Sunday, December 18, 2011

Civil 150 — Battles in Oklahoma

This is an area of the Civil War that you rarely hear about. The part of the conflict that took place west of the Mississippi. Here are two battles that took place in modern day Oklahoma but was Indian territory at the time.

Round Mountain Nov. 19, 1861. The exact location of the battle is unknown. It was also between Confederate forces and Indians not regular Union troops. Here's a summary of what happened:

Internal differences within the Creeks (repeated in smaller scale in the decimated Seminole nation) led the aged Chief Opothleyahola to lead a substantial faction (perhaps 3,500 of which 1,000 were warriors) to seek protection from the Federal Government in Kansas. The Confederates wanted to stop this.

Cooper set out on November 15, 1861, with about 1,400 very green men to either compel submission or “drive him and his party from the country”. He led his men up the Deep Fork of the Canadian River to Chief Opothleyahola’s camp which they found deserted. On the 19th, Cooper learned from prisoners that part of Opothleyahola’s band was at the Red Fork of the Arkansas River, where they were erecting a fort.

Cooper’s men arrived there around 4pm and he ordered a cavalry charge which discovered that the Natives had recently abandoned their camp. The Confederates did find some stragglers beyond the camp and followed them, blundering into the new camp. The Natives fired into the Rebel cavalry and moved large numbers to attack them. This chased the Confederate advance guard back to the main body, but did not end the engagement. Darkness prevented Cooper from attacking until the bulk of the Natives were within 60 yards. A short fight ensued but Opothleyahola’s men broke it off and fell back to their camp.

Cooper did not want his raw troops to try anything in the dark, and waited until the morning of the 20th. Again they found Opothleyahola’s campsite, but the fugitives were gone.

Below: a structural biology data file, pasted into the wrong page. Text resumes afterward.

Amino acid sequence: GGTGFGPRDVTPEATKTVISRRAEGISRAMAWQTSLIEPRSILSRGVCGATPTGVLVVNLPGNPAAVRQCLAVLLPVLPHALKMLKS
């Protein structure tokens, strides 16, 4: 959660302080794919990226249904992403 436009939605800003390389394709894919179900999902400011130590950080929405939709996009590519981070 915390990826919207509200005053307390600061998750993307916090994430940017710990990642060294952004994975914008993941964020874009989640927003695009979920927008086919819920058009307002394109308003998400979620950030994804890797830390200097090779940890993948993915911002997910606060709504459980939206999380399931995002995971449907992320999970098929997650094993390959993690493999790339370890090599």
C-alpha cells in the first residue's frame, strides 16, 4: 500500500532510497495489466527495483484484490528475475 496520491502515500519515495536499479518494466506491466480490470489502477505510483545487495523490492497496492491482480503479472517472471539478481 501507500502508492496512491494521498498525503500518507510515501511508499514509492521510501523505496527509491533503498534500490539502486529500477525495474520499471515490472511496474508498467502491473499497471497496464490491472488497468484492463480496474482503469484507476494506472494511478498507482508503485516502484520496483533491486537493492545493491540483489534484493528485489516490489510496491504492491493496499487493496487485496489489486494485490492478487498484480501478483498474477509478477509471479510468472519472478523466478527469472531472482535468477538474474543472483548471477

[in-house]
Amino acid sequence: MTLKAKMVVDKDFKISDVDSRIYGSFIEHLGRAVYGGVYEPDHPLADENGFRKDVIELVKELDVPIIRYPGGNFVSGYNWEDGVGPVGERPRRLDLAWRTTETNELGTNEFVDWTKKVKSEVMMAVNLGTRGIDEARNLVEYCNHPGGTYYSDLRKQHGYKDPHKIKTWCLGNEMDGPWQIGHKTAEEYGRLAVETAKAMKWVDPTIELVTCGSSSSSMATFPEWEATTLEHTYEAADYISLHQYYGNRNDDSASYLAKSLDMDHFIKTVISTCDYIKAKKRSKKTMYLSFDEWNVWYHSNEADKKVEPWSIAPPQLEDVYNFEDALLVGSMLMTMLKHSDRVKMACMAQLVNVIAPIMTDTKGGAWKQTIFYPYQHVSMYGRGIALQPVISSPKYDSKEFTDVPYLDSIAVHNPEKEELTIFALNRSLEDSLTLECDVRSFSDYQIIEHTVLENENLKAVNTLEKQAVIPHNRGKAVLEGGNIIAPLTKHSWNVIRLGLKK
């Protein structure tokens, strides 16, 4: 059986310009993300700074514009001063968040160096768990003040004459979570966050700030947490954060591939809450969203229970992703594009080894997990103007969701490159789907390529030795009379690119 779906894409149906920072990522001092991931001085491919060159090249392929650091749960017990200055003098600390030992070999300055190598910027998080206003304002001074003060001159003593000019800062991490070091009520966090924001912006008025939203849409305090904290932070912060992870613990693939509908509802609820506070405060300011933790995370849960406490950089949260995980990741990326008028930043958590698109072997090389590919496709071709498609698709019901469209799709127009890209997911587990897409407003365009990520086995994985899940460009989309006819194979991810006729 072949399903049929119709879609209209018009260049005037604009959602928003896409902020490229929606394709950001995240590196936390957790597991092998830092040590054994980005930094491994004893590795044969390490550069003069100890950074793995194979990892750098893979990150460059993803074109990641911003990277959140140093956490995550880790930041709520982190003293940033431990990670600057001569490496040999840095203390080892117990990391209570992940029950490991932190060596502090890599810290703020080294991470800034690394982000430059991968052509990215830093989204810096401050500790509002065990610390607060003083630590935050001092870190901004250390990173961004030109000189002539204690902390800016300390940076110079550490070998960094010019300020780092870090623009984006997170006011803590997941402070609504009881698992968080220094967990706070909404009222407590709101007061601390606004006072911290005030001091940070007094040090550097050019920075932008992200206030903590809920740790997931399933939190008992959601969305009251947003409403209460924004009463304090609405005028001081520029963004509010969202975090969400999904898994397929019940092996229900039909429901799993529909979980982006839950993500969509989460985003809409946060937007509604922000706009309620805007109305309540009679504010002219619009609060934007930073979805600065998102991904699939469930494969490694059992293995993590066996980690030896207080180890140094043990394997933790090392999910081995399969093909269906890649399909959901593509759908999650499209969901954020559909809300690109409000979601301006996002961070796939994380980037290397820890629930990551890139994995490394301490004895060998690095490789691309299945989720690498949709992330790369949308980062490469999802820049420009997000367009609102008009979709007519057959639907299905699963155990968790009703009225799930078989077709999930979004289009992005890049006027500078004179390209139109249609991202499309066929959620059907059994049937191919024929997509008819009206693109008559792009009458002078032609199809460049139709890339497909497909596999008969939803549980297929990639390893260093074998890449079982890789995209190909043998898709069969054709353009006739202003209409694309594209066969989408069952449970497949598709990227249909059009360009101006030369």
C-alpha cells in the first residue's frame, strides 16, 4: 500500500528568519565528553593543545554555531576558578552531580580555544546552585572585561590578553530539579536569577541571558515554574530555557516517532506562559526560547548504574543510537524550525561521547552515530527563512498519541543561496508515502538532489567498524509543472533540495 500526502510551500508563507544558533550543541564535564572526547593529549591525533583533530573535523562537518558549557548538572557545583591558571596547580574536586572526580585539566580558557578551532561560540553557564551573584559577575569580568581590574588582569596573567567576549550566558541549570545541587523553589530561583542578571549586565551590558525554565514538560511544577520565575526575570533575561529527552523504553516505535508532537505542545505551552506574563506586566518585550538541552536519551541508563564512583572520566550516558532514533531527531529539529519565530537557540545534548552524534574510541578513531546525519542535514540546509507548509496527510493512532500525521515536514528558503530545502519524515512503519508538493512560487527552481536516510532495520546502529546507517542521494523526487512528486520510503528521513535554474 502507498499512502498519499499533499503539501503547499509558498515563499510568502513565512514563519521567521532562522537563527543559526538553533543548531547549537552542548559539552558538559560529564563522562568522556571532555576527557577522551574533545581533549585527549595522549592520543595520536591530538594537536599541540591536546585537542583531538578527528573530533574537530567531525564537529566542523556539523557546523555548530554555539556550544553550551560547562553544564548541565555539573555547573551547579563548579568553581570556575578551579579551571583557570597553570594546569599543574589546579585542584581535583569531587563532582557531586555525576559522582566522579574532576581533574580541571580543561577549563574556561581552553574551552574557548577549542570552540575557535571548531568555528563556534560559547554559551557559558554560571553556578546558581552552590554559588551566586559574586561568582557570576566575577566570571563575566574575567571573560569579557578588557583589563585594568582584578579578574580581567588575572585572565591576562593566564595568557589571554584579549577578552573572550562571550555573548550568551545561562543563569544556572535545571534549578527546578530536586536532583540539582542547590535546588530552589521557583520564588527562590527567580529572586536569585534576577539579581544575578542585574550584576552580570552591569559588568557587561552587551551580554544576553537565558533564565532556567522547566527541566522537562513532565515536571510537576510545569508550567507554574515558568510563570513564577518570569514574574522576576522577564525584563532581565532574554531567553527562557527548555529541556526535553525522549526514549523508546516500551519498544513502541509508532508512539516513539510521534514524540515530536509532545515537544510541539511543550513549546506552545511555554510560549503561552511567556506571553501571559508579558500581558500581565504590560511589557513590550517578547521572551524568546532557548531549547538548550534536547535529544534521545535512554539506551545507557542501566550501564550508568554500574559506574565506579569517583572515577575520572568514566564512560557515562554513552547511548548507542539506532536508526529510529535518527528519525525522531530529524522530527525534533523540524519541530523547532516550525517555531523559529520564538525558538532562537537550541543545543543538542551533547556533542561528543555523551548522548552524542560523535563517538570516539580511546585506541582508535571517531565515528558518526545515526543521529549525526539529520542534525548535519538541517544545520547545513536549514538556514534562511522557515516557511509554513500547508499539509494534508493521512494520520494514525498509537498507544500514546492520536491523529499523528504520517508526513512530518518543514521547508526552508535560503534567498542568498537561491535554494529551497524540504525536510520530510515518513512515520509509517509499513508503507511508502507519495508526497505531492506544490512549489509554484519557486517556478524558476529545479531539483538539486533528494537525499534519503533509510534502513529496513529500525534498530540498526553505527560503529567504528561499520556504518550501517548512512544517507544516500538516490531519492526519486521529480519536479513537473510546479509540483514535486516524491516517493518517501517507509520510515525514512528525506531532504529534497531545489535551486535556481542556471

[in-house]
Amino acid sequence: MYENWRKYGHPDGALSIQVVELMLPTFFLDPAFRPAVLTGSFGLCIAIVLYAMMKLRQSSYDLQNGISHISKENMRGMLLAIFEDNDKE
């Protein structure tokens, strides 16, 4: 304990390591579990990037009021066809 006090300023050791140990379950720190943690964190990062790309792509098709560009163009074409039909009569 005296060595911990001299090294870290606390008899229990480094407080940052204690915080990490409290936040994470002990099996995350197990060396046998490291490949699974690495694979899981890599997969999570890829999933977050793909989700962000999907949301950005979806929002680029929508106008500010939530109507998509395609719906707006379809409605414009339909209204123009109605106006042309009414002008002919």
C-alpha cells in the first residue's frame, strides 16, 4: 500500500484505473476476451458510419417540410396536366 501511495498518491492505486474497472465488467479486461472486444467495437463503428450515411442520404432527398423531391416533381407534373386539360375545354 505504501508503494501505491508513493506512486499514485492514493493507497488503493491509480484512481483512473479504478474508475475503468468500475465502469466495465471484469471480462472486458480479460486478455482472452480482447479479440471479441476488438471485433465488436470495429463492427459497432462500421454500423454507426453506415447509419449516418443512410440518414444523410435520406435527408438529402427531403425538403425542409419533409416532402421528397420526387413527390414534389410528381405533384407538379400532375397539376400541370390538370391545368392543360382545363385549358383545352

The Confederates claimed victory for pushing Opothleyahola out of the area, but it was only the first of three encounters between Opothleyahola’s Union supporters and Confederate troops.

This set up the next battle. The battle of Chusto-Talasah on Dec. 9, 1861. Here are the details:

After the defeat of Opothleyahola and his Unionist force at Round Mountain, he retreated northeastward in search of safety. He may have been thinking about moving to Kansas and protection of US Army garrisons, or perhaps just moving away from his pursuers.

On December 9, 1861 Opothleyahola and his followers were at Chusto-Talasah, or Caving Banks, on the Horseshoe Bend of Bird Creek when Cooper’s 1,300 Confederates attacked about 2pm. The Natives knew Cooper was coming and had deployed their fighters in a strong position at the Bend. For almost four hours, Cooper repeatedly attacked and attempted to outflank the Natives. Just before dark the attacks succeeded in pushing Opothleyahola east across Bird Creek.

Cooper claimed another victory, camped on the battlefield overnight but did not pursue because he was short of ammunition. Opothleyahola and his followers moved off in search of security elsewhere

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